Born this way? Why the nature vs nurture debate doesn't concern teachers yet

15th December 2013 at 19:30


There's an old fable about a scorpion and a fox. In some stories it's a frog, in others it's a farmer. I like the fox better. So. The scorpion wants to cross a river but he can't swim. He asks a fox to carry him across but the fox isn't stupid. 'How can I trust you won't sting me?' he asks. 'Are you crazy?' says the scorpion. 'If I did that we'd both drown.' The fox can't fault that, so agrees to give him a lift across. But half way, the scorpion rears up and stings the fox with his deadly tail. As they both sink into the water, the confused fox says, 'Why did you sting me? Now we'll both drown.' 'I can't help it,' said the scorpion. 'It's in my nature.'


Apart from the obvious moral about not giving psychopaths with built-in, lethal ordnance lifts home, this story attempts to show that for some people, no matter how you treat them, blood will always trump. What our ancestors would have called blood we can now call our genetic inheritance, our DNA, and it's a debate that rattles around education like Marley's ghost: is success genetic, or learned? 


This week a King's College London study claimed to show that almost 60% of the variation in GCSE results was down to genetic factors, rather than uprbringing, peers or indeed schooling.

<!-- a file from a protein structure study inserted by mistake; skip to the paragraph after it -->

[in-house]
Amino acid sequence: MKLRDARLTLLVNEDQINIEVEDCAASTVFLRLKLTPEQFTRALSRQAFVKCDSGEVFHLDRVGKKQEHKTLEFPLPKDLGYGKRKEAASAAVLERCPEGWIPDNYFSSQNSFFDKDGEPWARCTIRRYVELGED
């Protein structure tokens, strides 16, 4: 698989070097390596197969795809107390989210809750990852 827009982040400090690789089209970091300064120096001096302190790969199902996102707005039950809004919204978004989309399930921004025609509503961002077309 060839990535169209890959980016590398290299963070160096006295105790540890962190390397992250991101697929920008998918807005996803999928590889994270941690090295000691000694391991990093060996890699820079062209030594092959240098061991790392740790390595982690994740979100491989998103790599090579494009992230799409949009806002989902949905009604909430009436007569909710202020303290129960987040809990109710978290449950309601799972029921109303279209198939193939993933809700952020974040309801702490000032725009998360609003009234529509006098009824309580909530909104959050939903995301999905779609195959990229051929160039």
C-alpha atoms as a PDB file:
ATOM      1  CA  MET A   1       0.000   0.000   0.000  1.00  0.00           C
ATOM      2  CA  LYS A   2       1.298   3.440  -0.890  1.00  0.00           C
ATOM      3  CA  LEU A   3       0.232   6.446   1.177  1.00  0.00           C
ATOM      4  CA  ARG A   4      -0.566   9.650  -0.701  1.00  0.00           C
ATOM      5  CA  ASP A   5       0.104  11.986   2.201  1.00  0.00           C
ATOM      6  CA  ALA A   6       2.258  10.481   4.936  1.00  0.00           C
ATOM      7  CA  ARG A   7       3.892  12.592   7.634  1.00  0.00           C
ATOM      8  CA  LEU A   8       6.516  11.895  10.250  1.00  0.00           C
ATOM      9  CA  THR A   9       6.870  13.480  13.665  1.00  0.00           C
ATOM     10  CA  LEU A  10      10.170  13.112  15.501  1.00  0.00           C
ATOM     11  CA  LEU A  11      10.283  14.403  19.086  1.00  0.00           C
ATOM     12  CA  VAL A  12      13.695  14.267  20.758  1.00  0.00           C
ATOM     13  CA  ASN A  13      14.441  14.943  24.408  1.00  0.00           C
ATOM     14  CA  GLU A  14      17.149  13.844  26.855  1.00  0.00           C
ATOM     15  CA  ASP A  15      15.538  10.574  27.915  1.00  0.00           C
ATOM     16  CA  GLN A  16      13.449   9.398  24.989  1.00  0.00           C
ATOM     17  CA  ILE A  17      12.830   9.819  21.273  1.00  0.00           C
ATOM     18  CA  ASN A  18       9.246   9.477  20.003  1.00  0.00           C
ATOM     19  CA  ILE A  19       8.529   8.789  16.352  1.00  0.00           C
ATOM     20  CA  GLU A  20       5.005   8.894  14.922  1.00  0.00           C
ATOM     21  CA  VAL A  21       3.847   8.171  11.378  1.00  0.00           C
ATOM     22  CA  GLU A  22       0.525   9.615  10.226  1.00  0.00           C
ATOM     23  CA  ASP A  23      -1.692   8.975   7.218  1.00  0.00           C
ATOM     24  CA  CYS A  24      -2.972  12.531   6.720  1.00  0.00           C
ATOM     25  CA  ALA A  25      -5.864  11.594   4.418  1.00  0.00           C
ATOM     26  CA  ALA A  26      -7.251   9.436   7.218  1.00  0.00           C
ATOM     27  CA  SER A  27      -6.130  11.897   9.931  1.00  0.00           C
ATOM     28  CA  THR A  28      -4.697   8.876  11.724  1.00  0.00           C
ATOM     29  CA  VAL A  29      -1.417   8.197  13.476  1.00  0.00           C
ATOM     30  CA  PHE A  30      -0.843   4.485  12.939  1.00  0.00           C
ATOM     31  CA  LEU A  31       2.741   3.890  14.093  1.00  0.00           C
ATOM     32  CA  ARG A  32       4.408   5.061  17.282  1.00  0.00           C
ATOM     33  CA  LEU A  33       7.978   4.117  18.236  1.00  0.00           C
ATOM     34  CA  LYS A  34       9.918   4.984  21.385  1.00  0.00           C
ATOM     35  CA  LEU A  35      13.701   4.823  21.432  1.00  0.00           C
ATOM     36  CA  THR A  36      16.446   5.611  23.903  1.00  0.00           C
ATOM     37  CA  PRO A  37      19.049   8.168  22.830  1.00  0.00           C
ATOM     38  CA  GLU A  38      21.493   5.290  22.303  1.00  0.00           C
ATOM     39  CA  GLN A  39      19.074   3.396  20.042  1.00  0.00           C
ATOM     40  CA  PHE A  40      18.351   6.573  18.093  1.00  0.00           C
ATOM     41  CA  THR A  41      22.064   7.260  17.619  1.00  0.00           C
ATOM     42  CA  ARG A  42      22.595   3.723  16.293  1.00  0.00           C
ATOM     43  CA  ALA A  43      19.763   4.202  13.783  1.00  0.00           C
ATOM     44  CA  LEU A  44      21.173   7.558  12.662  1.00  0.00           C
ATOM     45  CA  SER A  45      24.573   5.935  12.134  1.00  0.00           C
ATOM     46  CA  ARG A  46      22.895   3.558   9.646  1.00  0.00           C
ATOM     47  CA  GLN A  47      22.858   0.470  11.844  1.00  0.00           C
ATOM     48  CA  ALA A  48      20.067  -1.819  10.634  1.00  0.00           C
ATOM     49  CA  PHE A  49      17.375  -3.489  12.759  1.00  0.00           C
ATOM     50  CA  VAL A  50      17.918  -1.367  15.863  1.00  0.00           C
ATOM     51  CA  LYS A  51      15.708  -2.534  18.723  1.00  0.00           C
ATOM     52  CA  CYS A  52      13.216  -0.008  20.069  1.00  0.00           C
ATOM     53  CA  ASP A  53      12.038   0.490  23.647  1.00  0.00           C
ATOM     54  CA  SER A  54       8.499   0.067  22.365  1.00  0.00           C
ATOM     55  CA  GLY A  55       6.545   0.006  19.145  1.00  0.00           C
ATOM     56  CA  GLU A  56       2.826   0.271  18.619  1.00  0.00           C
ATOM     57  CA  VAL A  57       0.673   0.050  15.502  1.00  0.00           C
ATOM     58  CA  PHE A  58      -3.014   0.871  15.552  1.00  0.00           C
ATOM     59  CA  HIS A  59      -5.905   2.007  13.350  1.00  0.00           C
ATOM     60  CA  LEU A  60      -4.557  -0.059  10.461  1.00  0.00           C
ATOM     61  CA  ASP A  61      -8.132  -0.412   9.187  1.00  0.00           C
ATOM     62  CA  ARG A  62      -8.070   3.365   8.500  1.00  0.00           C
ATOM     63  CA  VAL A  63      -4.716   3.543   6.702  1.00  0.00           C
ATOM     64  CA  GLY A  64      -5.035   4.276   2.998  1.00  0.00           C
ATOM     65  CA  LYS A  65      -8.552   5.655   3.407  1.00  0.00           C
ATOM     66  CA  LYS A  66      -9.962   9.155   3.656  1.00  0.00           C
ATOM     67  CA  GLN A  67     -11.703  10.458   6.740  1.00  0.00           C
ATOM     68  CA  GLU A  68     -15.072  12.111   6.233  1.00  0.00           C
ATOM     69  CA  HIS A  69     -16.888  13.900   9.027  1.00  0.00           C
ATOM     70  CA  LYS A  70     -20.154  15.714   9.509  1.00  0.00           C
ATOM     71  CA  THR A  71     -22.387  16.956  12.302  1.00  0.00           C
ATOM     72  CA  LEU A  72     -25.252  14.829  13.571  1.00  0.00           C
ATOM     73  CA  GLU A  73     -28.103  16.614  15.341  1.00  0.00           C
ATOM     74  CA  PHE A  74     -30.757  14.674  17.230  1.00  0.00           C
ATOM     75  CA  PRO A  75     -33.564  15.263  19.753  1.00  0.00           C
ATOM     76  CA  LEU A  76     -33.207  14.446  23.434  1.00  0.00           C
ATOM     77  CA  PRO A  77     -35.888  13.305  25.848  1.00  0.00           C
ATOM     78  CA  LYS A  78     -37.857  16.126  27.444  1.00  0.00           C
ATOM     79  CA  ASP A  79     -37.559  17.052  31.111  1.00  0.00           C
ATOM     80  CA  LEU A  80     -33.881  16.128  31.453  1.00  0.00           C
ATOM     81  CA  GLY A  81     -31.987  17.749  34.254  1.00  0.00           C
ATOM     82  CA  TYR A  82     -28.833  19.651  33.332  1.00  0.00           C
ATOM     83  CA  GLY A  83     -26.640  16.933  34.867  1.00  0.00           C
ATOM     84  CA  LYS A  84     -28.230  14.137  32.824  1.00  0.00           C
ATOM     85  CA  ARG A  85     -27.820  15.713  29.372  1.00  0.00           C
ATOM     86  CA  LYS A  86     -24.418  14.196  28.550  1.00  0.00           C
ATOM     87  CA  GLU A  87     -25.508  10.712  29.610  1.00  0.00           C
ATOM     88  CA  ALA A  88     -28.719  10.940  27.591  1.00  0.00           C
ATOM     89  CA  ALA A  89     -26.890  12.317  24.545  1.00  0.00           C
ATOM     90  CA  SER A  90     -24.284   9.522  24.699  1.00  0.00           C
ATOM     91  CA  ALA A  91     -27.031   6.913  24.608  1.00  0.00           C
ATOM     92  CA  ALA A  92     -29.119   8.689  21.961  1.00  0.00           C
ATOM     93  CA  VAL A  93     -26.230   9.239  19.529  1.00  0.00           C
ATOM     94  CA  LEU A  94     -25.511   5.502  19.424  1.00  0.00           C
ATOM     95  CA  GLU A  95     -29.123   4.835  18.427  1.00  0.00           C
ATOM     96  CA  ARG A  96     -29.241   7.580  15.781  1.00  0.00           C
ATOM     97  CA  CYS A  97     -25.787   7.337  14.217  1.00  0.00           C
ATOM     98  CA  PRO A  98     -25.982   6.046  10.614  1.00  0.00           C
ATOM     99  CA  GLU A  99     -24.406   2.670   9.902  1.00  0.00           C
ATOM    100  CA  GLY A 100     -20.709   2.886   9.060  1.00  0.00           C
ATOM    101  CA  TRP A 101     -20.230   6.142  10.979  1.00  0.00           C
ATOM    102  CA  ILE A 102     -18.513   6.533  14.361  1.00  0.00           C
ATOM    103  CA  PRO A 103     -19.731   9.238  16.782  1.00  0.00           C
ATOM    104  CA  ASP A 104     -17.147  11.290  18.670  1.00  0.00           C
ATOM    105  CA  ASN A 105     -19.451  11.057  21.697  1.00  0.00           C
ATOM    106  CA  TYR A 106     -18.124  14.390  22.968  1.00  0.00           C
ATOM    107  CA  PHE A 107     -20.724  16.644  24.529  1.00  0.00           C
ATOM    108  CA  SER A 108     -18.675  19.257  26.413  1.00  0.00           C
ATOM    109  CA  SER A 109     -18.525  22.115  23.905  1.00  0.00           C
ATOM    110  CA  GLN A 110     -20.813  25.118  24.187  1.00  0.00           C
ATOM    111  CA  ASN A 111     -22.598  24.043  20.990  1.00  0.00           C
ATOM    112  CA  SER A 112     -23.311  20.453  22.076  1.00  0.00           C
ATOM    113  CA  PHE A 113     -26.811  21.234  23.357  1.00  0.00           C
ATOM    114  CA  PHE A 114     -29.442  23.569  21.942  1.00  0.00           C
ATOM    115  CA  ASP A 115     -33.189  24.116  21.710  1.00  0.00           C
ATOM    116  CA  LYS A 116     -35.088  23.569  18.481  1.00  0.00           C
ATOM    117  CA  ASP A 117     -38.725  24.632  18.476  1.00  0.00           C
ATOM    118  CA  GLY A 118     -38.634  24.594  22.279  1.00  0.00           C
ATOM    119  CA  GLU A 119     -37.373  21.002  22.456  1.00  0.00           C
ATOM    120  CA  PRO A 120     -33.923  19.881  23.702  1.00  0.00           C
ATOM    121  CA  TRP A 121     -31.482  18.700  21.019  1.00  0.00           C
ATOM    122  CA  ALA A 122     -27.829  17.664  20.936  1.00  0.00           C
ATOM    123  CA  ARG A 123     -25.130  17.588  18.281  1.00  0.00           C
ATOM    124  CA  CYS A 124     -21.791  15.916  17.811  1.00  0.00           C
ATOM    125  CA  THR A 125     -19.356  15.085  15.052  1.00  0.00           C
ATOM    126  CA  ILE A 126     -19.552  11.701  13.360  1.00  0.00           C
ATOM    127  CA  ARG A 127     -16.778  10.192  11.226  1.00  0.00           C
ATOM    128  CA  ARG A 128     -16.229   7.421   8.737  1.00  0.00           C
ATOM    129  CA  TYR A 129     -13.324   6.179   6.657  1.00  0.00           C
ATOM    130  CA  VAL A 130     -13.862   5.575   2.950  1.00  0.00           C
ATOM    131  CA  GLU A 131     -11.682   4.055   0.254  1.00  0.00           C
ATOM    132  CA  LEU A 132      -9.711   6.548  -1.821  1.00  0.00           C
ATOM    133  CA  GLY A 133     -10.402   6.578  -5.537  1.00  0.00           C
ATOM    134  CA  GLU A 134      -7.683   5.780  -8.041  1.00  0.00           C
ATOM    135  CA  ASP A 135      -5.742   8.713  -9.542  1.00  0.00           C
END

'The team from King's College London found that on average, genes explained 58% of differences between GCSE scores in core subjects such as maths. Differences in grades due to environment, such as schools and families, accounted for about 36%. The remaining differences in GCSE scores in maths, English and science are explained by environmental factors unique to each person, say the researchers.'

From the BBC website


I was asked to do an interview this week with the BBC World Service to talk about this; because I was- fancy that- teaching when they wanted to do it, I had to refuse, but I already knew what I wanted to say, almost without knowing any details of the report. I haven't looked beyond the summary of it, so I can't comment on its quality- no doubt it is beyond reproach. But I will pick up on one factor which has been only lightly discussed in the responses: this report isn't claiming that genetic factors explain 60% of performance, but 60% of the difference between individuals. Which is quite a big difference from, I'm guessing, how many people would have read the headlines. So there's that. 



But there is a larger issue here, several in fact. This debate takes in the question of freewill; the mind-body duality, the Homunculus argument, and many other philosophical Gordian knots. What do these mean to teachers? The answer is- so far- incredibly little. One reason is that no one of sound mind would doubt that the physical structure of the brain is intrinsically linked to our cognitive abilities, and our sentience. Exhibit A in this argument is a bottle of Scotch added to the average brain. But the brain is still an undiscovered country, and neuroscience is still in its infancy.